* BoC raises quarterly GDP forecasts through 3rd quarter 2012
* Warns on HELOCs funding consumption growth
* Exports to reach pre-recession peak at end-2013
* Too simplistic to say C$ a commodity currency
By Louise Egan
OTTAWA, April 18 (Reuters) - The Bank of Canada on Wednesday raised its economic growth forecasts for the first three quarters of 2012 and repeated a warning about high household debt, pointing to the popularity of home equity lines of credit (HELOCs) as part of the problem.
Thanks to low borrowing costs, household spending and business investment will power Canada’s moderate economic growth through the end of 2014, while exports remain weak and high oil prices fail to bring the usual benefits, the central bank said in its quarterly Monetary Policy Report.
“Private domestic demand, supported by accommodative financial conditions, is expected to account for almost all of Canada’s economic growth over the projection horizon,” the bank said.
Canadians will start to save a little more and growth in residential investment will slow over the next 2-1/2 years, the bank predicted. But it sees the ratio of household debt to income rising further from near-record highs as spending remains strong relative to gross domestic product.
The report comes a day after the bank held its key interest rate at 1 percent but surprised markets by saying some modest withdrawal of monetary stimulus “may become appropriate” due to firmer growth and inflation and a less daunting global backdrop.
Market players focused on the detailed quarterly forecasts, which suggest the bank sees excess slack in the economy disappearing in the first quarter of 2013, which in turn helps predict the start of monetary tightening.
Analysts now forecast, on average, a move by the bank in the first quarter of 2013 whereas last month they thought it would be in the third quarter, putting Canada well ahead of the U.S. Federal Reserve, the European Central Bank and others.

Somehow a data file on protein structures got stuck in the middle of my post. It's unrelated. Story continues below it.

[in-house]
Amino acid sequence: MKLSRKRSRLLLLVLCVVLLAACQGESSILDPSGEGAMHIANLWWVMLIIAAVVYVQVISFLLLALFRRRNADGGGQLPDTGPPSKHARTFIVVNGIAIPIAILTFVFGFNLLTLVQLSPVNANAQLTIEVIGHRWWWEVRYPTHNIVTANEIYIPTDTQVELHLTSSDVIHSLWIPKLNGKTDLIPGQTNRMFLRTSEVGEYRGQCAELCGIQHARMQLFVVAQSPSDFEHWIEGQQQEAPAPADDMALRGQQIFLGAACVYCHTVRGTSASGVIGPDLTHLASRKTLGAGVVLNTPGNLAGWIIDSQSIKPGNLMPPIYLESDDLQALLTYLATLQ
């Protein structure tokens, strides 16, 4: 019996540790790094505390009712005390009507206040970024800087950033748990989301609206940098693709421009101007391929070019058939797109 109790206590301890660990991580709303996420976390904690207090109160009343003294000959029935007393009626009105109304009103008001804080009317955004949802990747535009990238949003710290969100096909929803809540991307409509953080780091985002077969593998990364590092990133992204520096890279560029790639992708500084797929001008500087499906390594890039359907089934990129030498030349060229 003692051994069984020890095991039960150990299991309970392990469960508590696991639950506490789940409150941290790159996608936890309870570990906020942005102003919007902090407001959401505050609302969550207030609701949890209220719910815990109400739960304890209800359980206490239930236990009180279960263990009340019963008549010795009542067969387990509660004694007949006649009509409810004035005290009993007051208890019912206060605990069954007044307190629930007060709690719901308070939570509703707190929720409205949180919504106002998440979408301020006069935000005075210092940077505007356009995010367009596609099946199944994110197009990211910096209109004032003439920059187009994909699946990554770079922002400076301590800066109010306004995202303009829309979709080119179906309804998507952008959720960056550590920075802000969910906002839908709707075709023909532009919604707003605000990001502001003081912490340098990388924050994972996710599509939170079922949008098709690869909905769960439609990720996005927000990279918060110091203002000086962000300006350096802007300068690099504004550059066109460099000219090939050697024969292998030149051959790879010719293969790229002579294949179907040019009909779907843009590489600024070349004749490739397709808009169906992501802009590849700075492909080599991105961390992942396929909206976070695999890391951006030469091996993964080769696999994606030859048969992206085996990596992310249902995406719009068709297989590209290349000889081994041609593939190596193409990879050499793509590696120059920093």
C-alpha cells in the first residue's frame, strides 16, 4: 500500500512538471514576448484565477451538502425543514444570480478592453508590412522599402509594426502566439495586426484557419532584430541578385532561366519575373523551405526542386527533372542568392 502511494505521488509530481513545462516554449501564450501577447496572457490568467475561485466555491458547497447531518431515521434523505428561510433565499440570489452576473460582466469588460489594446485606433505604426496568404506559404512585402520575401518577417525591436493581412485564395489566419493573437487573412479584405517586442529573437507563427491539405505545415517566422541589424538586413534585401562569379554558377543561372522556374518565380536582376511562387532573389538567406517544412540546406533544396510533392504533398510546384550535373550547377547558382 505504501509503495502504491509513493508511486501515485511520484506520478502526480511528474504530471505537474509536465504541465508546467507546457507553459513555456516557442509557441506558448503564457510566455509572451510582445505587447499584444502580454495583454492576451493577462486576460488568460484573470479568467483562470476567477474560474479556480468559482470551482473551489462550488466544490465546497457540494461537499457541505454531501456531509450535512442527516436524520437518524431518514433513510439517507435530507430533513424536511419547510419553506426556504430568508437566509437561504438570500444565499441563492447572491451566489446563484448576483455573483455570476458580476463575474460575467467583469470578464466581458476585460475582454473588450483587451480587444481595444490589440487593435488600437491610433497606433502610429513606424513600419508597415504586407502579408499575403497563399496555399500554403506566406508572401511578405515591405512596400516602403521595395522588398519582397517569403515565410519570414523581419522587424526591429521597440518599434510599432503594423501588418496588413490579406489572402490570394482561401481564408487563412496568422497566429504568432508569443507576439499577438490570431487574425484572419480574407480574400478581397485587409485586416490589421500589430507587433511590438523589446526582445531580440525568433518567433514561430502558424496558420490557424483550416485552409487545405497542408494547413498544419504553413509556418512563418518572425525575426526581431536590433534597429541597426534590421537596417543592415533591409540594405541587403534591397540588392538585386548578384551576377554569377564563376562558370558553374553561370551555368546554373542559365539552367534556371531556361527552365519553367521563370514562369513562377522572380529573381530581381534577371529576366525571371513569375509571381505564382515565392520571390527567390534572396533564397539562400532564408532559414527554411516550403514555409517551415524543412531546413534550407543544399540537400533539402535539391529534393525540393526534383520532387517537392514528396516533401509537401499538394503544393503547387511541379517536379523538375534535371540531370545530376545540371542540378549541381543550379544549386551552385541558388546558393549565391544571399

“We have pushed forward the timing of the first rate hike to the final quarter of 2012 in our forecast,” said Dawn Desjardins, assistant chief economist at RBC Economics.
“We maintain our stance that the Bank will remove policy stimulus slowly in order to avoid applying too much downward pressure on domestic demand against an environment of sub-par global growth and given the limited support from net exports already embedded in the Bank’s view,” she wrote in a note.
The bank, which has repeatedly expressed concern about Canadians taking on too much debt at current low rates, said borrowing through HELOCs had mushroomed to C$64 billion ($64.6 billion) in 2010 from C$8 billion in 2001.
This type of debt has funded about 3 percent of aggregate consumer spending in Canada in recent years, up from less than 1 percent in 2001, and is not sustainable. Some banks are not careful enough when lending via HELOCs, he said.
“There are good aspects of it, but it contributes to a broader issue where some Canadian households are becoming overstretched and Canadian households as a whole are being overstretched which creates risk for the economy,” he said.
The bank raised its economic growth forecasts for each of the first and second quarters to 2.5 percent, annualized, from 1.8 percent in January. It also revised upward its third-quarter growth projections but lowered the forecast for the fourth quarter and throughout 2013.
A stronger U.S. outlook and European action to resolve its debt crisis explains the stronger growth forecasts. There is a reduced chance of an “extreme negative event” in Europe, the bank said, but it still sees a big risk there.
Also helping growth is robust business investment.
High oil prices typically boost incomes in Canada - a net oil exporter - but are unfavorable now because prices for the crude Canada exports have fallen while those for imports are up.
Oil prices are less of an influence on the Canadian dollar than many people assume, Carney warned.
“And to trade or to invest in the currency along those lines, ultimately over the medium term, it’s going to be a recipe for losing money.”
The strong currency is one actor keeping exports weak - they won’t reach their pre-recession peak until the end of 2013 - but the best way to boost exports is to penetrate new markets, Carney said.
“We’re locked into slow-growing markets. More than 85 percent of our exports go to slow-growing economies ...,” he said.